Dry cat food donated to feral cat sanctuary

On Wednesday, our admin assistant, Jennie, and front desk volunteer, Robin, shared a very special moment.

“What a day,” Robin said at the 12 o’clock hour.

“Too bad I didn’t wear my watch today,” Jennie said. “I probably got all my steps in already.”

Jennie, Valley Animal Center’s dedicated admin assistant, sits on a pile of dry cat food.

The two spent all morning happily accepting monetary donations and bags of dry cat food from individuals (and pets) who saw our post on Monday morning about needing dry cat food for the cats in our feral cat sanctuary. So many also credited ABC30 for running the story on Tuesday; over 500 people shared their Facebook post!

Donations were delivered in person or via UPS, Amazon Prime, and even DoorDash! Walmart, Costco, Amazon Prime, Chewy… dry cat food seemed to have been purchased from nearly every store or online retailer with available stock.

Spunky, a Valley Animal Center alumni and one of Jennie’s many pets, enjoys inspecting all deliveries.

“I have cat food to donate,” people would say as they approached the front desk. “I’ll need help unloading it.”

Jennie, who seemed to be opening boxes all day, would promptly respond with, “Let me just clear this cart.”

By the end of the day, there was a mountain of dry cat food in our warehouse and another in our admin office. Any cat would have been amused with the number of empty boxes we accumulated!

Community members purchased dry cat food from stores and online retailers.

Aside from our feral cats and staff, there’s one individual who’s especially brimming with joy.

Arthur “Art” O’Brien has donated countless hours to the feral cat sanctuary. He visits Valley Animal Center four times a week to feed the cats and help maintain their enclosure. According to Art, our feral cats consume about 30 pounds of dry cat food daily.

Art visits the Valley Animal Center warehouse to view one of the piles of donated dry cat food.

Ruben, our animal care adoption supervisor, has estimated that the food we’ve received this week will help feed our feral cats through the end of the year. Of course that might change very quickly as we received a new shipment of dry cat food yesterday morning. The shipment was so big, Jennie stationed herself at our Grand Lobby to organize it all. By noon, Ruben informed our executive director, Rob, that he had already loaded three pallets and was working on his fourth.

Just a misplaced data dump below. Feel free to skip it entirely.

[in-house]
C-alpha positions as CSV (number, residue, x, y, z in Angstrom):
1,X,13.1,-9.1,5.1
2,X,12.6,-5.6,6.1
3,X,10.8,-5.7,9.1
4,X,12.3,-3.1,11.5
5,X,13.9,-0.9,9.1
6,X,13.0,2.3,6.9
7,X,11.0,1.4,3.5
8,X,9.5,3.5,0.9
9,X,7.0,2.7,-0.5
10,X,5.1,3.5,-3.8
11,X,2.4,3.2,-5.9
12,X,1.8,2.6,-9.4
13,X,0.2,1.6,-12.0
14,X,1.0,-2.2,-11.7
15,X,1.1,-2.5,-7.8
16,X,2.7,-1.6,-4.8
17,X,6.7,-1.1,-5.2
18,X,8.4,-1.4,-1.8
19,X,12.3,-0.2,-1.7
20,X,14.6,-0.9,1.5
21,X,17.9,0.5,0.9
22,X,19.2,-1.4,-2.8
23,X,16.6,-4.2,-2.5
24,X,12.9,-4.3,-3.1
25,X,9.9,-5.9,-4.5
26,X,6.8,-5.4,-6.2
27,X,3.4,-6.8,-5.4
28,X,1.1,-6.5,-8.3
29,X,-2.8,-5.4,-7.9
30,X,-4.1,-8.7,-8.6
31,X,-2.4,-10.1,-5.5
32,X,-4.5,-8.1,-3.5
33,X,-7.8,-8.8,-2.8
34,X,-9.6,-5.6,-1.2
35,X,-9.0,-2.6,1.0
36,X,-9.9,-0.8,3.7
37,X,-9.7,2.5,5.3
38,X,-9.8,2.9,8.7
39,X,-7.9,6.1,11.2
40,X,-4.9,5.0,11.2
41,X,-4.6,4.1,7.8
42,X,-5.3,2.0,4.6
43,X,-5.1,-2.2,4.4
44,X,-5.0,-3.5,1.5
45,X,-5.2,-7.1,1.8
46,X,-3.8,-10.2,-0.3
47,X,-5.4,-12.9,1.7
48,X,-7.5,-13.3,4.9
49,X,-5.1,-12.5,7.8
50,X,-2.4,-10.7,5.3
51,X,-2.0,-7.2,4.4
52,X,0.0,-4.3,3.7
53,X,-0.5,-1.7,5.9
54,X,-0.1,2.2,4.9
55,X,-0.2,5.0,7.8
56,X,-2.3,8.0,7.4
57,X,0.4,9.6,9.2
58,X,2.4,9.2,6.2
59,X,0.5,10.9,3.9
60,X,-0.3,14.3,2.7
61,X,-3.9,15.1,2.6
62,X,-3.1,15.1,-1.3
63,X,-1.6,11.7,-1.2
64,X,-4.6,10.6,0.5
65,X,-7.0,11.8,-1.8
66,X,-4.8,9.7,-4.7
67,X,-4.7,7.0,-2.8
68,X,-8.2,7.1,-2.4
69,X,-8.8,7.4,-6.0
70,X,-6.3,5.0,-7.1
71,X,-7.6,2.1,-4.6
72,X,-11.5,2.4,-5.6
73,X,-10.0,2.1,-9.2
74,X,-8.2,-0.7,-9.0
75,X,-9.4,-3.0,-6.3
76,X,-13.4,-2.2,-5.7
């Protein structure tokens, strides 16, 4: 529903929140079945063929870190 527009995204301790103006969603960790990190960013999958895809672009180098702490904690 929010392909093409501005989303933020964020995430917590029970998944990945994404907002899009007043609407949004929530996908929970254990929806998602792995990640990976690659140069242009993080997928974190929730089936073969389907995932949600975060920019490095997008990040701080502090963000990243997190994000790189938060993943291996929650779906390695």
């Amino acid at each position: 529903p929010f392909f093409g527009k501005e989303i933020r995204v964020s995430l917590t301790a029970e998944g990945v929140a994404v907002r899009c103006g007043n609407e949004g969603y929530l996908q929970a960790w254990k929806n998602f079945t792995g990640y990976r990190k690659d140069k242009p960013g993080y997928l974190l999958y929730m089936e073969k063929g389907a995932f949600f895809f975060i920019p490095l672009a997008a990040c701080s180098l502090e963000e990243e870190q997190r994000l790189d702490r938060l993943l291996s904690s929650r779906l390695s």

Ruben, our animal care adoption supervisor, and dog trainer, Mariah, load a pallet of dry cat food.

At Valley Animal Center, we do not receive government funds and rely heavily on financial support derived through donations from our community. Clearly, many members are cat lovers, and we absolutely love it. Thank you, thank you, thank you for helping us care for all of the beautiful feral cats in our care!

A feral cat found in Valley Animal Center’s feral cat sanctuary eats a bowl filled with donated dry cat food.

About Our Feral Cat Sanctuary

Our sanctuary provides a vast outdoor area for the local feral community, an indoor shelter with a high-end cooling system for the hot summer months, and an area used to nourish the feral cats we care for. Our animal care staff, with the help of our clinic staff, ensures our ferals receive routine wellness exams. Thanks to them, and especially thanks to longtime volunteer, Arthur “Art” O’Brien, the more than 80 feral cats in our care are provided with ample food and water.

Art began his volunteer journey at Valley Animal Center when the facility first opened. He has worked with cats for many years and is very skilled at socializing feral cats. The Valley Animal Center feral cat sanctuary is named after him. Five plaques dedicated to Art can be found in our Grand Lobby. One reads, “Ferals are wild cats who have not met Art O’Brien.”

About Our Trap, Neuter, Return Program

Unfortunately, we are not licensed to take in any lost, stray or abandoned animals. However, we are advocates of our Trap, Neuter, Return program. TNR is the process in which a community member humanely traps a feral cat and brings them to our low-cost clinic to spay/neuter. Once the cat has recovered from surgery, it is important that they are safely returned to their community.

“Cats tend to congregate around a food source,” according to the Feral Cat Coalition of Oregon website. “When cats are trapped and removed from an area, new cats move in to take advantage of the food source.”

The cost to spay/neuter a feral cat is $50 at our low-cost clinic. Included is the Rabies vaccine and ear tip. This service requires an appointment, which can be made by contacting our clinic directly at 559-233-8706 or clinic@valleyanimal.org.

About Valley Animal Center

Valley Animal Center is dedicated to serving animal companions in the Central Valley and beyond. Our mission is to unite dogs and cats with loving people. We believe every animal deserves a loving family and furever home. Donate to support our endless mission as we care for hundreds of homeless dogs and cats.


1 Comment

  1. Antoinette Osuna on July 30, 2022 at 8:24 pm

    Hello!

    Our staff here at Monkey Dog Coffee located in Clovis would like to extend our help by becoming a drop off center for Cat and Dog food or any other needed supplies for The Valley Animal Center. Please reach out to us if this is something that would be of use to your facility and our furry friends!

    Antoinette Osuna
    Co-Owner

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